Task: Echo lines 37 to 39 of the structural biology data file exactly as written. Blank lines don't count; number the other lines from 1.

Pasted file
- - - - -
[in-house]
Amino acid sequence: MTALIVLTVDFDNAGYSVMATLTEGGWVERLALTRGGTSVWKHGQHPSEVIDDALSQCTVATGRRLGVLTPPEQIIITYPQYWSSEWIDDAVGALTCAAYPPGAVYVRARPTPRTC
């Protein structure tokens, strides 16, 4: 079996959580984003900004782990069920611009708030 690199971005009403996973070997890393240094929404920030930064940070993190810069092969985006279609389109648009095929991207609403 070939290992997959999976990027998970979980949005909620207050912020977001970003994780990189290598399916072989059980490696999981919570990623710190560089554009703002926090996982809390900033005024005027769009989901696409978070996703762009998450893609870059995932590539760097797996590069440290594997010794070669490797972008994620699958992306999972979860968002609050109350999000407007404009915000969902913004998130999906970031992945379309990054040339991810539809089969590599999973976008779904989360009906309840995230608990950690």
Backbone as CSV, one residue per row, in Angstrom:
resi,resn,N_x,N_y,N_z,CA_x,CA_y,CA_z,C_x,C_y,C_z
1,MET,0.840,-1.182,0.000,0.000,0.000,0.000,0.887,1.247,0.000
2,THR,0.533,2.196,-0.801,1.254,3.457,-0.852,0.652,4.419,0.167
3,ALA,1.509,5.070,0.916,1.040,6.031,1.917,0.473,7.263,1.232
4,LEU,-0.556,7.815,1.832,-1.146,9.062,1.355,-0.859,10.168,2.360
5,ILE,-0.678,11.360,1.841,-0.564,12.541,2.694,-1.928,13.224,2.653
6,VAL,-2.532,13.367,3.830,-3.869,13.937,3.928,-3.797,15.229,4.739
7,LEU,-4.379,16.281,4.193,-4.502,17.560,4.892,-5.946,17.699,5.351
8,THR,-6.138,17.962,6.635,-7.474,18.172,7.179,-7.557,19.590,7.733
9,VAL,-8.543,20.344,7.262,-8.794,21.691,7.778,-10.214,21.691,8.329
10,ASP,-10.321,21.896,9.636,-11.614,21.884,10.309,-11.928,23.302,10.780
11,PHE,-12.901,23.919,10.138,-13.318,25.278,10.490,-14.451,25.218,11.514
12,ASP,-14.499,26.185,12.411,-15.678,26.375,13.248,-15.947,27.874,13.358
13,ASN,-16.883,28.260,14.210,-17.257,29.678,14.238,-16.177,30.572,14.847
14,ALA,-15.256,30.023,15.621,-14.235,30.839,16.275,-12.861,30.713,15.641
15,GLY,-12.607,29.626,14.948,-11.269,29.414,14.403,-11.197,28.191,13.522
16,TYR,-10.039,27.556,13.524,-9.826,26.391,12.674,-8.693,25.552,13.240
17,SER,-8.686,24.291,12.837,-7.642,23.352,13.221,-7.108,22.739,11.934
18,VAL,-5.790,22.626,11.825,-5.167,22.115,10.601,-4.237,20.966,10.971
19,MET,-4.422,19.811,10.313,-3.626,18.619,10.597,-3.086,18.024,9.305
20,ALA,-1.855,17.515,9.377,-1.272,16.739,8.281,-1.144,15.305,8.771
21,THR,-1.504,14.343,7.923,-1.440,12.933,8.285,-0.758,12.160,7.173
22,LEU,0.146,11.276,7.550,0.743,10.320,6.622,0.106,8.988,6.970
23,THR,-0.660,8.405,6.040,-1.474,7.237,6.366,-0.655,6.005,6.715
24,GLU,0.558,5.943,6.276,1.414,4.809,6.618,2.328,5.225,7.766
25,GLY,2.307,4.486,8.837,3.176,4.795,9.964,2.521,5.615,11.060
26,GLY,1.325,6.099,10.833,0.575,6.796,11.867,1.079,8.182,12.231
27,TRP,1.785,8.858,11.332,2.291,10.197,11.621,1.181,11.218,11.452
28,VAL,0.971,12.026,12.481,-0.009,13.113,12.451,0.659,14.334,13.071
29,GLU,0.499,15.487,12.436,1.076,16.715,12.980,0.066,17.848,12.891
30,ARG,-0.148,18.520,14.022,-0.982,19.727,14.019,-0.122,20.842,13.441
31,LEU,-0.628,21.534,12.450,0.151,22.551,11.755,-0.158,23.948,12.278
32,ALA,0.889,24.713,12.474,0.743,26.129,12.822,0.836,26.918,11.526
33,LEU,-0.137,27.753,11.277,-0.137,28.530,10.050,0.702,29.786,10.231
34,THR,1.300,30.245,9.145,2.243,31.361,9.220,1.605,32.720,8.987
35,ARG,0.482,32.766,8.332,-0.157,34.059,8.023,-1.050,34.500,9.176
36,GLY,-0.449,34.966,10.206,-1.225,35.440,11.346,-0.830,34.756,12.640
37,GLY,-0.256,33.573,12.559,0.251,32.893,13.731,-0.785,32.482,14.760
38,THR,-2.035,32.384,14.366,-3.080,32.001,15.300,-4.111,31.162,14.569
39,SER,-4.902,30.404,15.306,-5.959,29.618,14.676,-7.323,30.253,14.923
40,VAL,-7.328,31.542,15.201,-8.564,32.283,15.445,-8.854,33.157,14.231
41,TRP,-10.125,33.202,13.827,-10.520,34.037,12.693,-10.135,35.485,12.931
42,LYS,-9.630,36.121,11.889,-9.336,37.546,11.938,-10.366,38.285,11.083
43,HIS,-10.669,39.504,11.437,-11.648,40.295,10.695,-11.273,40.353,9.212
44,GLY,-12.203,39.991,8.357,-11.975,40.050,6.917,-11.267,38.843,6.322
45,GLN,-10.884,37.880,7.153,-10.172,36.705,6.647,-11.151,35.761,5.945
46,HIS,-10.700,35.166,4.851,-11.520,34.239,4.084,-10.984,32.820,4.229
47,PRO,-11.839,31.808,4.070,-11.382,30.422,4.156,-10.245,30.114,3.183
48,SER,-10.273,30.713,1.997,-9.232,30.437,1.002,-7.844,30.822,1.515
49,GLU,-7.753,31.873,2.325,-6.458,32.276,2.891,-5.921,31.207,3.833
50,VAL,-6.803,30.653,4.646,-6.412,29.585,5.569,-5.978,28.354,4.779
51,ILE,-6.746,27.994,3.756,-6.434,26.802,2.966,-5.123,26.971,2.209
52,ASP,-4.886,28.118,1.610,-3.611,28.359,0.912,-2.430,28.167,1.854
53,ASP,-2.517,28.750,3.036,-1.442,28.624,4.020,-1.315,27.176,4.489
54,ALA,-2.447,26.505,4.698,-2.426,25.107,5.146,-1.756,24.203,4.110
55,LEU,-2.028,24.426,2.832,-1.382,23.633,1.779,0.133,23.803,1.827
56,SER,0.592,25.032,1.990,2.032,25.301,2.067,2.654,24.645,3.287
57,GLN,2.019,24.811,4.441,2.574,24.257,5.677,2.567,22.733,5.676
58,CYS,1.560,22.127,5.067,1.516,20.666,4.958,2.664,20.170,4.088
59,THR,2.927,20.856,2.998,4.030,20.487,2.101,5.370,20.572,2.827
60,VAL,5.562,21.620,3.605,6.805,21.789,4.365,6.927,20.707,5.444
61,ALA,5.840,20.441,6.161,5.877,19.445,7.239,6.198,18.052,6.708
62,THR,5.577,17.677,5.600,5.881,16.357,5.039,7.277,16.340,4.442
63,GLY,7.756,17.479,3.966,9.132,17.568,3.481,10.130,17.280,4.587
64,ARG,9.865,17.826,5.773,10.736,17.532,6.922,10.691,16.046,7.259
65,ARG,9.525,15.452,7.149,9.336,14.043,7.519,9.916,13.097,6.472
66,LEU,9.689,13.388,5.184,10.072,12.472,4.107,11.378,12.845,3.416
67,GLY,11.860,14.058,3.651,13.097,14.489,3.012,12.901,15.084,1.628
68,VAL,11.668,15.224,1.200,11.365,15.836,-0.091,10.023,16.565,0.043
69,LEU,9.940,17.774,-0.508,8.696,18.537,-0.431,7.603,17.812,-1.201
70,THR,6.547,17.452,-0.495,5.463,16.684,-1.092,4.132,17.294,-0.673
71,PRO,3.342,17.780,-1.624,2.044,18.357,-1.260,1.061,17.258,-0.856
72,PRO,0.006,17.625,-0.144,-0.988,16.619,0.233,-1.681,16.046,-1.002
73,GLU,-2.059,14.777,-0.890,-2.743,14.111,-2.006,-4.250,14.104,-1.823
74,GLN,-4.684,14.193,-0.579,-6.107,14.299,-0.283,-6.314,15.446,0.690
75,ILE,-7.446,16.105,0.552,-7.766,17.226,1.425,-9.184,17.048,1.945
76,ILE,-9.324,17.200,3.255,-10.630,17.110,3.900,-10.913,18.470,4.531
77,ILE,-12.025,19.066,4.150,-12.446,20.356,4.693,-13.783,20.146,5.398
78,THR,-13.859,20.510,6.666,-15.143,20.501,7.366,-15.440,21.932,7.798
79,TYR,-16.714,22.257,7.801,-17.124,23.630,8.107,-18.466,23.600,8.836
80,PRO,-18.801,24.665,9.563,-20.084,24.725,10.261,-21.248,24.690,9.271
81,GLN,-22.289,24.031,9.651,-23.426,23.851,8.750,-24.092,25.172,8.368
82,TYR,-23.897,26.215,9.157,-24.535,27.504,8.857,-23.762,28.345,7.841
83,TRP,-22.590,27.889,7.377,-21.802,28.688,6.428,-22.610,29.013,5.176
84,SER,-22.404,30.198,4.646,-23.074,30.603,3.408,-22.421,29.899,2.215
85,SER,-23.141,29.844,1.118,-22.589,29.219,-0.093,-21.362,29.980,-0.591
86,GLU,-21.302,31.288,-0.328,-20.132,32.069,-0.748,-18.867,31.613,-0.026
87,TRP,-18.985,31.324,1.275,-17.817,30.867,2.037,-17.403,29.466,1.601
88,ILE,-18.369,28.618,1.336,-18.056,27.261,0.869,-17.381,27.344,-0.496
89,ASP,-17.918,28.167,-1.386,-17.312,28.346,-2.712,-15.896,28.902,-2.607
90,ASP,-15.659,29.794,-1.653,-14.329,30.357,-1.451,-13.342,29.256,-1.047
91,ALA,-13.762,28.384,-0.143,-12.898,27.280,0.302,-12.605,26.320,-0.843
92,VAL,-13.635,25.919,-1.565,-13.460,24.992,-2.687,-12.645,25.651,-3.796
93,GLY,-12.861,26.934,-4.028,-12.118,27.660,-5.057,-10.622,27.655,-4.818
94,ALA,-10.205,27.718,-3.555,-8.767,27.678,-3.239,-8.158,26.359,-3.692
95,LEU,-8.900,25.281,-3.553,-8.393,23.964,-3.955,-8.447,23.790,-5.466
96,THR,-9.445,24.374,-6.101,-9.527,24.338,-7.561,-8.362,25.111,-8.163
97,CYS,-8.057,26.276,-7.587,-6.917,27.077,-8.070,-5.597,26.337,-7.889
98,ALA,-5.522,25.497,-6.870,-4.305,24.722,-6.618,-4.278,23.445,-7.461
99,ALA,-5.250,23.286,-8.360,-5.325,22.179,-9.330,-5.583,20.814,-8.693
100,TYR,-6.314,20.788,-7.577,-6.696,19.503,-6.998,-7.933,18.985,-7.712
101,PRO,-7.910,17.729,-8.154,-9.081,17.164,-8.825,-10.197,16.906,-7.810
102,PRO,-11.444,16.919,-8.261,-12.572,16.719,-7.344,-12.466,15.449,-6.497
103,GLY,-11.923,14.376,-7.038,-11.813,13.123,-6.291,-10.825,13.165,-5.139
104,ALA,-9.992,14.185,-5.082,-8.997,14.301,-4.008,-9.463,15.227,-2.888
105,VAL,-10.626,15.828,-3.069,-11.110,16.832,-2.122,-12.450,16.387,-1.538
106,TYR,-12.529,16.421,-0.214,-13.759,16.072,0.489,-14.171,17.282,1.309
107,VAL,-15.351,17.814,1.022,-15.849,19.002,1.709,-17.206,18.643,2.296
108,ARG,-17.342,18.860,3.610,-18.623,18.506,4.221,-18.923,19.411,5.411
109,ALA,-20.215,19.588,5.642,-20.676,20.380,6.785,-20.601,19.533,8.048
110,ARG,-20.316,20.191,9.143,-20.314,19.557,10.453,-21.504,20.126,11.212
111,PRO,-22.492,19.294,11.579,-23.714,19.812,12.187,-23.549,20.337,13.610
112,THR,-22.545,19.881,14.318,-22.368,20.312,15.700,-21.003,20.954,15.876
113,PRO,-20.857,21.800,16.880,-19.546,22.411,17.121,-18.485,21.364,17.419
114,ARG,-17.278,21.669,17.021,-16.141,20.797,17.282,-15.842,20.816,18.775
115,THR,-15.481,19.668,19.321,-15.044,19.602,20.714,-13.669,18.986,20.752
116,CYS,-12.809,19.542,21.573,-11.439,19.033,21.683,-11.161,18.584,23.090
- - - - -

32,ALA,0.889,24.713,12.474,0.743,26.129,12.822,0.836,26.918,11.526
33,LEU,-0.137,27.753,11.277,-0.137,28.530,10.050,0.702,29.786,10.231
34,THR,1.300,30.245,9.145,2.243,31.361,9.220,1.605,32.720,8.987